I’m a sucker for Halloween. I’ve always been. Show me an old-fashioned jack o’lantern flickering with candlelight on an eerily still autumn evening, and I am bewitched. Walk through a blanket of fallen leaves, kicking up the golden and crimson carpet to make the crunching louder, and I am captivated. Give me a bowlful of candy corn (with some bite-sized peanut butter cups), and I am your friend for life. There’s just something about this ancient Celtic festival that captures my imagination.
So, when I found myself picking up a few household items at a discount store, I wasn’t surprised that I instinctively made my way to the store’s Halloween shop. As I walked up and down the aisles I couldn’t believe how much of a big business Halloween had become. When I was a child, costumes were made from pillowcases and sheets or bought at the local Woolworth’s. Those costumes came in a box complete with a plastic mask held on by an elastic band that if you pulled to tightly around your head, it would hurt. Let’s not forget, as well, the many stumbles and falls while trick or treating all because the mask would slide down or sideways, impairing one’s vision.
With each plastic skull, battery-operated pumpkin and motion-sensor bat I picked up, I reminisced about the good old days of Halloween when simplicity made it special.
I steered my cart around the corner only to discover something incredibly scary. A group of five-year-olds were in an excited frenzy grabbing for the costumes they wanted. While a few costumes were zombie and werewolf inspired, many were of superheroes. That’s when I overheard the salesperson, thrown into this chaos like bait to hungry sharks, ask one of the children what superpower they had.
The child was so animated in his reply I had to sneak a peek into the mom’s cart to see if he had already devoured a bag of candy. Nope. No sugar high. This was just the child’s normal behavior. Note to self: Say a prayer for his mother.
“I have the power of cutting people into two,” he screamed. I edged slowly away from the four-foot menace, but still close enough to hear his mom feebly scold him on how it wasn’t nice to hurt people. The boy came up with another answer.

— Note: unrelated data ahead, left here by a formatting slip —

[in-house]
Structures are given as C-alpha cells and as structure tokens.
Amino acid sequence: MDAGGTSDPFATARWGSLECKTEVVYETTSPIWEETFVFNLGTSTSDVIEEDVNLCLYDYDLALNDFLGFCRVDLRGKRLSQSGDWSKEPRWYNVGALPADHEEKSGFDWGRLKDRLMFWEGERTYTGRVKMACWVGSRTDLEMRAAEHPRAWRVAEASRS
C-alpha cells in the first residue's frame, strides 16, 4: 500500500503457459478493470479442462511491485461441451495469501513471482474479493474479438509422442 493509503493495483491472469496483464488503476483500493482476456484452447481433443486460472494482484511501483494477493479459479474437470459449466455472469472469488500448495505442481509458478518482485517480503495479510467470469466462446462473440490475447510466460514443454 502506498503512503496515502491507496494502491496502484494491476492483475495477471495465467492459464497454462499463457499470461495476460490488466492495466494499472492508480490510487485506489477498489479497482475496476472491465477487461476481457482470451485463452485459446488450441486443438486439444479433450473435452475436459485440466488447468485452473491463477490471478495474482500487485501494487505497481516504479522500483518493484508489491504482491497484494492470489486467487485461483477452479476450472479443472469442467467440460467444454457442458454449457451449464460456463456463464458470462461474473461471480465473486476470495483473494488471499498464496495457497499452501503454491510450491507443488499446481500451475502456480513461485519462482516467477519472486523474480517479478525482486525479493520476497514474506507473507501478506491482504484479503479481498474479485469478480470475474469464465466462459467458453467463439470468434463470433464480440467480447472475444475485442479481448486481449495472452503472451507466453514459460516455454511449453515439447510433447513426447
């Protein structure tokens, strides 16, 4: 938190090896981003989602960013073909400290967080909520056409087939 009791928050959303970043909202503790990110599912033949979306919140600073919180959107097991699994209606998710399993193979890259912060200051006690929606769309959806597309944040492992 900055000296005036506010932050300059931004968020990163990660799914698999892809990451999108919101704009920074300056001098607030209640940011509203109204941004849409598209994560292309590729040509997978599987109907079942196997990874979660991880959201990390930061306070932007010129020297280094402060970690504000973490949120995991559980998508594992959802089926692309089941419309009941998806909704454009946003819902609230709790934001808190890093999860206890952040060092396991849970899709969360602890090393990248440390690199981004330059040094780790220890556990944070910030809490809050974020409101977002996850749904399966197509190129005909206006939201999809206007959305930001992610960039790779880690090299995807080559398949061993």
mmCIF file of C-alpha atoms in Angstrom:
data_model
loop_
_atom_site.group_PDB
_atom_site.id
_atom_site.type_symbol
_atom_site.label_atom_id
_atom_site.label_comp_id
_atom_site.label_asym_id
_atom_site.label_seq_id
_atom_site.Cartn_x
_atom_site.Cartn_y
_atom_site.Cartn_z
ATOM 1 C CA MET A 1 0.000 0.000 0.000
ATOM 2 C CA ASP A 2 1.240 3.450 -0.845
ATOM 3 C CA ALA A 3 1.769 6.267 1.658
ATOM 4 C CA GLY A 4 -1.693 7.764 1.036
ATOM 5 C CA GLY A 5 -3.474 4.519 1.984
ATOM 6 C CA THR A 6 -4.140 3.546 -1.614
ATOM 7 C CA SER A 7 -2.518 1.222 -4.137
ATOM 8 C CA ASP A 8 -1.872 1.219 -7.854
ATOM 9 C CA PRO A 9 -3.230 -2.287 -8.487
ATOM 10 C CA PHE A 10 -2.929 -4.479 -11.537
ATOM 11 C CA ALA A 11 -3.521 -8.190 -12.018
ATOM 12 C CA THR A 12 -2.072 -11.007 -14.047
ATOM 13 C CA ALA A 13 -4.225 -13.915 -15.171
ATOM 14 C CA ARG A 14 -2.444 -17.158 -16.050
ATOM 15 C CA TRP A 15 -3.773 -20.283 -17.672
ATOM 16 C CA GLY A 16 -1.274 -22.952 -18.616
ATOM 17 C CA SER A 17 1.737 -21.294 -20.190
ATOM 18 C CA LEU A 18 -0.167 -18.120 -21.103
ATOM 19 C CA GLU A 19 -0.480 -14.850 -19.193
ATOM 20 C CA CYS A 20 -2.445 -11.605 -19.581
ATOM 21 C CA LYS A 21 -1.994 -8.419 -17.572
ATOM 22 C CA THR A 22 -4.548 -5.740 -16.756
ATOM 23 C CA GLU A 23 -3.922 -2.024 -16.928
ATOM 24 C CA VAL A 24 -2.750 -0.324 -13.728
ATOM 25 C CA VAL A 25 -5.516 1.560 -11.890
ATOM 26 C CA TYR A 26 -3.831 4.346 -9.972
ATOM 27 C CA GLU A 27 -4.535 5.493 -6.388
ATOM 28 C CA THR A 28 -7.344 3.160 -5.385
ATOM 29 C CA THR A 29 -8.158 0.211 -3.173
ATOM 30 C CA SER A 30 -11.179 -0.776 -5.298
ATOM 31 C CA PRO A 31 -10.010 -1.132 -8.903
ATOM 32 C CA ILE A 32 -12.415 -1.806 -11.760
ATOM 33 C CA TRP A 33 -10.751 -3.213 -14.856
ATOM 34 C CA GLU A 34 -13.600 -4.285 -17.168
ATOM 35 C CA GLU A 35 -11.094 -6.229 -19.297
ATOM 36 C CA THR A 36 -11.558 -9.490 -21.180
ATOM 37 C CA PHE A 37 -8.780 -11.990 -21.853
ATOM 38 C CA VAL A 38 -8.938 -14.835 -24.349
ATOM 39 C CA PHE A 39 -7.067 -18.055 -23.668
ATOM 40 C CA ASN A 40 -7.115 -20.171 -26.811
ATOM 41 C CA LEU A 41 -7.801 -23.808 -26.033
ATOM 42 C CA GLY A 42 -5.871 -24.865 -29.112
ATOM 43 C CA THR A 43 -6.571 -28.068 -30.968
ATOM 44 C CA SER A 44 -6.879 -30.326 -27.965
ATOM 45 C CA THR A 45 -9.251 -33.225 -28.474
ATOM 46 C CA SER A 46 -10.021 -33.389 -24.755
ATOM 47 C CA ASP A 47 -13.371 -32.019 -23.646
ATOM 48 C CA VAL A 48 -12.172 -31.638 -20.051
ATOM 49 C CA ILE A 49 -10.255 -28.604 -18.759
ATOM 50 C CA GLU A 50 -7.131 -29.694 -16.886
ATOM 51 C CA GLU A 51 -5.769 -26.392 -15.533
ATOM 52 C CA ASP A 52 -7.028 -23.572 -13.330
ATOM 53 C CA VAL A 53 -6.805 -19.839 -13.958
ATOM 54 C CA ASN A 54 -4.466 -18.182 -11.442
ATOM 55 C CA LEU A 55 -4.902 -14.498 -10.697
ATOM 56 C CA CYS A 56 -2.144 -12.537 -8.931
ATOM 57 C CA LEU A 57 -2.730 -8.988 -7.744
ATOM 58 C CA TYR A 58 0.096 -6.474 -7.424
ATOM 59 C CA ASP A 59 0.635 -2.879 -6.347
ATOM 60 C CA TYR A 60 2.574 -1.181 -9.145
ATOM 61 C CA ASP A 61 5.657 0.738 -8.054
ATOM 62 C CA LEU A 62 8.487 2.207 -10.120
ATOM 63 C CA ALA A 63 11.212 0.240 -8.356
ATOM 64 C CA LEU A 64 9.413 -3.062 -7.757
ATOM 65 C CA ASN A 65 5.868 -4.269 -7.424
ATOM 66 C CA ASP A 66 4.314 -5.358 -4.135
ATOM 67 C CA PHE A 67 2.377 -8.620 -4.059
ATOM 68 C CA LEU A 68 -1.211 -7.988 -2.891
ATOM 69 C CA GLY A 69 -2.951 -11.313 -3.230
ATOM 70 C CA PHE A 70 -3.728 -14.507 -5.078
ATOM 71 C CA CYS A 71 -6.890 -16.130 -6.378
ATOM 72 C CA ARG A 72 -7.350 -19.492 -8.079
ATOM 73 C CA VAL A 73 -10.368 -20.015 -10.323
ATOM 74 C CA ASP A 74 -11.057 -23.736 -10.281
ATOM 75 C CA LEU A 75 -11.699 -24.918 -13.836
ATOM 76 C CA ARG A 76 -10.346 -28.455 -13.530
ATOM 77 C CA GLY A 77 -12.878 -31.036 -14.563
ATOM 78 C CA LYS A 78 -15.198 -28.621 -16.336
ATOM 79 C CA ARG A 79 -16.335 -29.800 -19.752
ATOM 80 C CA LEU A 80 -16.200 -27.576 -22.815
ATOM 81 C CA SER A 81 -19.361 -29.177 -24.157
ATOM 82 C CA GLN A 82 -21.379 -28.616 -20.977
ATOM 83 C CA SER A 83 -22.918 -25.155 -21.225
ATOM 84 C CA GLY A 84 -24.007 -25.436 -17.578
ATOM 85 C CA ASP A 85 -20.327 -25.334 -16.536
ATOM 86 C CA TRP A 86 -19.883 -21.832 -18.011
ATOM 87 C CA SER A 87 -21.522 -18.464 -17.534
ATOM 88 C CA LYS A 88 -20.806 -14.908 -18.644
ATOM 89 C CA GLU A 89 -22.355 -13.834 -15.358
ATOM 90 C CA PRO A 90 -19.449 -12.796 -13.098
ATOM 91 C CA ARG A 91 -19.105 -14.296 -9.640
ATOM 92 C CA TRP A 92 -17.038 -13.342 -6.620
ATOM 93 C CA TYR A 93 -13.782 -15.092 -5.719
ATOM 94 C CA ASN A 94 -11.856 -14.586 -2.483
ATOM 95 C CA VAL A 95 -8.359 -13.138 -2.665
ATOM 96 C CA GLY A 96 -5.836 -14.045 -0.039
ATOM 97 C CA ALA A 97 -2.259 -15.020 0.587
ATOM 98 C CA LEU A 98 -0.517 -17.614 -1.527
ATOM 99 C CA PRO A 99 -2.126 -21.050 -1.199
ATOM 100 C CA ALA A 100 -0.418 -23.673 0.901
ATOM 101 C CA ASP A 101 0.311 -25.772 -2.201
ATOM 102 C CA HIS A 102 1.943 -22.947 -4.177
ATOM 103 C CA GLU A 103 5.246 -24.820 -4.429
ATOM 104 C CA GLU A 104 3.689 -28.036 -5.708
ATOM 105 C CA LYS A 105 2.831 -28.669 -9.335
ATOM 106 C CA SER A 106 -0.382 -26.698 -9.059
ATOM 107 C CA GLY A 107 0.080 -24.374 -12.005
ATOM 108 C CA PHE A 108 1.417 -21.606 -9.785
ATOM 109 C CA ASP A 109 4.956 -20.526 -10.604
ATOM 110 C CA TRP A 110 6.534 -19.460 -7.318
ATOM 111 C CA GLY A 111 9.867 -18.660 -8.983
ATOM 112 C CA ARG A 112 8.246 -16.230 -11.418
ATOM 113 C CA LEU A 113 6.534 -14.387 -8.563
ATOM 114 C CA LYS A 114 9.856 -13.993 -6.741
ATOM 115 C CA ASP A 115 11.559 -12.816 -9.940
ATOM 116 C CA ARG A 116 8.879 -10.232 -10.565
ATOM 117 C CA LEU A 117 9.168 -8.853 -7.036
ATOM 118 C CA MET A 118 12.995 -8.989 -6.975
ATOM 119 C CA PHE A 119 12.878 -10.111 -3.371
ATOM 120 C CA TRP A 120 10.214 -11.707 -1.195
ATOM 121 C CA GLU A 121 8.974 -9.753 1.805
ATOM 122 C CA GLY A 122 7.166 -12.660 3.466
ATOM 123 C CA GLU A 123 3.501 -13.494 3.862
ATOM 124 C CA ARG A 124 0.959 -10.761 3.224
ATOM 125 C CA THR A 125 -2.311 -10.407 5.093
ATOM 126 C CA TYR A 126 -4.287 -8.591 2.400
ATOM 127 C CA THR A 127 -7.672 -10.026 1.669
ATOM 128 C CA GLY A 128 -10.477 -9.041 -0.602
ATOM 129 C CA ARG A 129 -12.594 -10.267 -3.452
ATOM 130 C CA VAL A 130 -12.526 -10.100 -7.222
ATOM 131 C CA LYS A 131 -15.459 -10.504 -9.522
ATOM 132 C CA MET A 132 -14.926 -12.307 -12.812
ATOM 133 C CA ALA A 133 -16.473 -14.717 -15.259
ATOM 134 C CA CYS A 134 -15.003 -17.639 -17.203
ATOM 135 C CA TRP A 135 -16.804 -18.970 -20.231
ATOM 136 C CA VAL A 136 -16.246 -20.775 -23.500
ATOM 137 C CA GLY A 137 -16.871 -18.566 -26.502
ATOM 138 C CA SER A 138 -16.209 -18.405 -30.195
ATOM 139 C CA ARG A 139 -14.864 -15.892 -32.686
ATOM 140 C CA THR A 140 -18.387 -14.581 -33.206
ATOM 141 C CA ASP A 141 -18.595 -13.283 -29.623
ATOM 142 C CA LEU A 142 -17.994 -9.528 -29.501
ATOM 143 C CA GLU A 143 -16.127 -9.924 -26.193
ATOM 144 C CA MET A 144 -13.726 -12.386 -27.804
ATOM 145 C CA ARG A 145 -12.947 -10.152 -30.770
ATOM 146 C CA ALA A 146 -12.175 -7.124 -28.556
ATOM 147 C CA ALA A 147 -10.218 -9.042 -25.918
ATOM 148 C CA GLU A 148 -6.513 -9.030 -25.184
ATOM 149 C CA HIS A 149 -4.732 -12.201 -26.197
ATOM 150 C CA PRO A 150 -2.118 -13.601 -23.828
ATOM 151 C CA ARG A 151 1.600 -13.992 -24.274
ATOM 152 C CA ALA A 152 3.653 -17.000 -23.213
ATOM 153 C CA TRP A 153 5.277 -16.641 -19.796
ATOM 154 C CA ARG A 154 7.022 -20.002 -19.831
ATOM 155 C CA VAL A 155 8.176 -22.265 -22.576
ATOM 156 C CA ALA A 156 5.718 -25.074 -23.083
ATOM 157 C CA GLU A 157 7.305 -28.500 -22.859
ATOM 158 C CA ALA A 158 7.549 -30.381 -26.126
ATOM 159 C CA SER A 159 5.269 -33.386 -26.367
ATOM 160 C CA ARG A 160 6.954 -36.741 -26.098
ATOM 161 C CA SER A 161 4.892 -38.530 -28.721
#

“How about put them in a pit of snakes?”
Before his mother could answer, the sales associate intervened.
“What about having good superpowers?” she asked. She then shared with the little boy a long list of all the good he can do if he had superpowers. The boy, not quite on board with the notion of good superpowers, quietly considered what he heard. As he did, I walked away deep in my own thoughts.
We all have superpowers, don’t we? How often, though, do we use them? There’s the super power of prayer. Ask and you shall receive, seek and you shall find. Yet when was the last time we boldly came before God to ask, to seek or just to simply talk to our trusted, dependable and mighty friend?
There’s the super power of forgiveness, a power that heals broken relationships, families and communities. There’s the super power of love, which is one super power Jesus himself commanded us to use all the time. Love one another just as I have loved you, he said, before going to the cross for us. Then there is the super power of faith in God who has shown us countless times how God is one who keeps a promise. Are we forsaken? Alone? Hopeless? No, we aren’t because God said He would never leave us.
And yet, the world around us seems to be like that little boy who would rather use power to hurt rather than to heal. What if we were more like that sales associate, who I have sainted for her patience and wisdom with five-year-olds, urging our children to think of the help they can give others? What if this Halloween all the gore was replaced with good? What if there were more angels trick or treating than devils?
This Halloween, the little white church in the rural village I serve will once again have its front lawn lit with jack o’lanterns proclaiming a message of faith for trick or treaters to see. It’s a tradition I started years ago because I just don’t love the sight of glowering pumpkins. I love the sight of God’s word illuminating dark skies and filling His children with awe.
This year’s word shining out to the community is going to be simple — PEACE, a superpower we all have in superhero belts and one we need to share with others. For blessed are the peacemakers, Jesus said.
What superpower will you use this Halloween?